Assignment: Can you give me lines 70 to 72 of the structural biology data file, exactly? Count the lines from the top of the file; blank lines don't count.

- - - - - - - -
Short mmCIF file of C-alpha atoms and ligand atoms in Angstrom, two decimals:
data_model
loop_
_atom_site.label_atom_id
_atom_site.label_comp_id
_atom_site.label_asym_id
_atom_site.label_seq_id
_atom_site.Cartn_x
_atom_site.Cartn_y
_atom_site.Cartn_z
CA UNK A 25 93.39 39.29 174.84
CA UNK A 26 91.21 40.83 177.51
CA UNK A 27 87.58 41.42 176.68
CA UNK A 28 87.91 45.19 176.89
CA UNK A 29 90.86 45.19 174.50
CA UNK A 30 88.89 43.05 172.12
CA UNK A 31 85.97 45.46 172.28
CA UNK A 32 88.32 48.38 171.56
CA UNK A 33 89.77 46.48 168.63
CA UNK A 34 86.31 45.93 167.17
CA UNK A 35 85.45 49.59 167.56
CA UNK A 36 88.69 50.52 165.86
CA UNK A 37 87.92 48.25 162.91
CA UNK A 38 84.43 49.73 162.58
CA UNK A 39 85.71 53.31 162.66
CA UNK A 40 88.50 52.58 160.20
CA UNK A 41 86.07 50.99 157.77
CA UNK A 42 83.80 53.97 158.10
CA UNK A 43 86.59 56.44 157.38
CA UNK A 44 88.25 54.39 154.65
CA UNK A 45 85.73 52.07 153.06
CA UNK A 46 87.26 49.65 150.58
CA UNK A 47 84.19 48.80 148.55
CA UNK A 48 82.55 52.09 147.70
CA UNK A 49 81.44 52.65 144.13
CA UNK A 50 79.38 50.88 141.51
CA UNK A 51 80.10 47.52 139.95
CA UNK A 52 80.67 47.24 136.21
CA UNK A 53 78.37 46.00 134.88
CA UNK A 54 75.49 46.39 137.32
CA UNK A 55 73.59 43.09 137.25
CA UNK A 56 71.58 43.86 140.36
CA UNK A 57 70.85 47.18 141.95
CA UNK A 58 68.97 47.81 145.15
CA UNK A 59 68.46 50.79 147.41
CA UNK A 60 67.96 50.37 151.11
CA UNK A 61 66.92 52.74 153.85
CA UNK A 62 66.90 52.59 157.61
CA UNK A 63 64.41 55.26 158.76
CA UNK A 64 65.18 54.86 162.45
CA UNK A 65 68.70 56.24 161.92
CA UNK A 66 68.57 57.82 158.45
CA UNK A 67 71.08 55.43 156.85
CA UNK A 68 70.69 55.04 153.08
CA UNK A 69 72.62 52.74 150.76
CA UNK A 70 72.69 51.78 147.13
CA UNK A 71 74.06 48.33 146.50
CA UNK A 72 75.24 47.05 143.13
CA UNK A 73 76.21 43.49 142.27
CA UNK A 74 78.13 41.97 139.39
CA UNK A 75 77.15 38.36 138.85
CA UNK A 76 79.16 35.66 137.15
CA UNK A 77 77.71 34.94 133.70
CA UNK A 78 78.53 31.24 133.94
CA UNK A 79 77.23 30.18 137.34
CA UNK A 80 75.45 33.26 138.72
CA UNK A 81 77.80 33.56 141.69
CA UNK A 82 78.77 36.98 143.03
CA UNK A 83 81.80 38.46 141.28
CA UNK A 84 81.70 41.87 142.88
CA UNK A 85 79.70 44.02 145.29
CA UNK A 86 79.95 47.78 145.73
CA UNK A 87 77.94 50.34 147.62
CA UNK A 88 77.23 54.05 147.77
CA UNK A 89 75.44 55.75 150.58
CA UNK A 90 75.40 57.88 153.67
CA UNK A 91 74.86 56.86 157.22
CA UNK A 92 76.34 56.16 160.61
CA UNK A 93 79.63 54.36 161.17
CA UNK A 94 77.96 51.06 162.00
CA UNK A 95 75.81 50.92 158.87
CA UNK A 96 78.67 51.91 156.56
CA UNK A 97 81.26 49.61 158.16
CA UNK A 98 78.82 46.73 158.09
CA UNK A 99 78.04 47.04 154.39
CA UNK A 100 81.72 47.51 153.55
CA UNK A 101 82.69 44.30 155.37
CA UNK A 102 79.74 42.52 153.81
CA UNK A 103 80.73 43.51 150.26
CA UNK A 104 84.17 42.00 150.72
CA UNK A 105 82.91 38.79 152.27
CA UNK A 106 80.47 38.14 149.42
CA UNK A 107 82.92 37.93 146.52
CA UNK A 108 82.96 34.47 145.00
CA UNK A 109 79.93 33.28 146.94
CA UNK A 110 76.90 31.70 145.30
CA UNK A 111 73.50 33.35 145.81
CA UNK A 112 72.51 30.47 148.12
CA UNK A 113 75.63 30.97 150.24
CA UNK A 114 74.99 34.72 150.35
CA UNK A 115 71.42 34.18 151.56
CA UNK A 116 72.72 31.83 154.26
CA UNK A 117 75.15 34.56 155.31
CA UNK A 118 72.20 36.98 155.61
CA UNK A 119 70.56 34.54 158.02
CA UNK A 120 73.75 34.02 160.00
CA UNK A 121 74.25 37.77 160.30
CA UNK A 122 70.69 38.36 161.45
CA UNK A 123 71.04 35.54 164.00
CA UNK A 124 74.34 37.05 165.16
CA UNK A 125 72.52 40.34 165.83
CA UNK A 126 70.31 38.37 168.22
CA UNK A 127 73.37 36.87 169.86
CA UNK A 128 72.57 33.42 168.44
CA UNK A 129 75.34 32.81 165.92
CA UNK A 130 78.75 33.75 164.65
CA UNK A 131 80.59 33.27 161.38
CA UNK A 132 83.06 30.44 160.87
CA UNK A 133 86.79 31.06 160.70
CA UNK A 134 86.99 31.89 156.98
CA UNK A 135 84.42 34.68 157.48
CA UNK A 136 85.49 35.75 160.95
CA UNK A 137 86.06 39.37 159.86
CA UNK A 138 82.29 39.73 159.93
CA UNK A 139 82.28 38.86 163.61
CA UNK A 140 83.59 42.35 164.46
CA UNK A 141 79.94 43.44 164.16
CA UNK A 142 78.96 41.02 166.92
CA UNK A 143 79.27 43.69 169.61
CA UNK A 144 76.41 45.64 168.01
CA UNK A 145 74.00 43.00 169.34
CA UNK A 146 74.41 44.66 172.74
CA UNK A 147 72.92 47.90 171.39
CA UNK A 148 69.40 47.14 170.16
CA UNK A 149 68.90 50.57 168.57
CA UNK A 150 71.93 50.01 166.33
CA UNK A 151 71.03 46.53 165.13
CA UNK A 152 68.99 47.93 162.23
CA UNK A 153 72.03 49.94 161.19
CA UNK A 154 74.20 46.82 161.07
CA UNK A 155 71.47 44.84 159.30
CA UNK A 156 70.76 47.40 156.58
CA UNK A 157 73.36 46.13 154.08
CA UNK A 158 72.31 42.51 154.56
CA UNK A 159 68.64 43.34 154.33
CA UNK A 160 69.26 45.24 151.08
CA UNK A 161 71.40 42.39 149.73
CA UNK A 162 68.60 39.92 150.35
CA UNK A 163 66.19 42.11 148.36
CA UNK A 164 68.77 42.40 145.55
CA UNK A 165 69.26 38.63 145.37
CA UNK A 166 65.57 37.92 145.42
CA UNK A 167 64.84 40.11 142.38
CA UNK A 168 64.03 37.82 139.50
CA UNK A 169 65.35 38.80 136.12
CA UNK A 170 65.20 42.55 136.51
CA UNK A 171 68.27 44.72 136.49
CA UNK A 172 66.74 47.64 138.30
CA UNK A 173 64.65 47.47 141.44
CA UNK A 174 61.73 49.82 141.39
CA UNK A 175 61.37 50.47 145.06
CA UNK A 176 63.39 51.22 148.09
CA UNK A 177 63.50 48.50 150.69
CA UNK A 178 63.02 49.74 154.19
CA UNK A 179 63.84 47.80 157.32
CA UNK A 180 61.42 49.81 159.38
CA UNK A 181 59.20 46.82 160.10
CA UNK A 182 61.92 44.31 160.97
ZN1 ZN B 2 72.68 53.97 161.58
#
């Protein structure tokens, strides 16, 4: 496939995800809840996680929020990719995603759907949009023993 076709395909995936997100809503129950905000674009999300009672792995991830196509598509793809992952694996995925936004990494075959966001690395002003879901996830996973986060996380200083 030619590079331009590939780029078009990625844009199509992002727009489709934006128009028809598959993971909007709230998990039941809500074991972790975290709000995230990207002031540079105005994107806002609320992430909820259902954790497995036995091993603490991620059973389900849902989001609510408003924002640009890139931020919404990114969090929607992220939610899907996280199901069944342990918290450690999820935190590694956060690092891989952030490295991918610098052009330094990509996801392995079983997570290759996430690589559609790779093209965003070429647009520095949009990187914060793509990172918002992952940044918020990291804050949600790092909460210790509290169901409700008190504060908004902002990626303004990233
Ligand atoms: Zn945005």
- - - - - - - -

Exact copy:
CA UNK A 84 81.70 41.87 142.88
CA UNK A 85 79.70 44.02 145.29
CA UNK A 86 79.95 47.78 145.73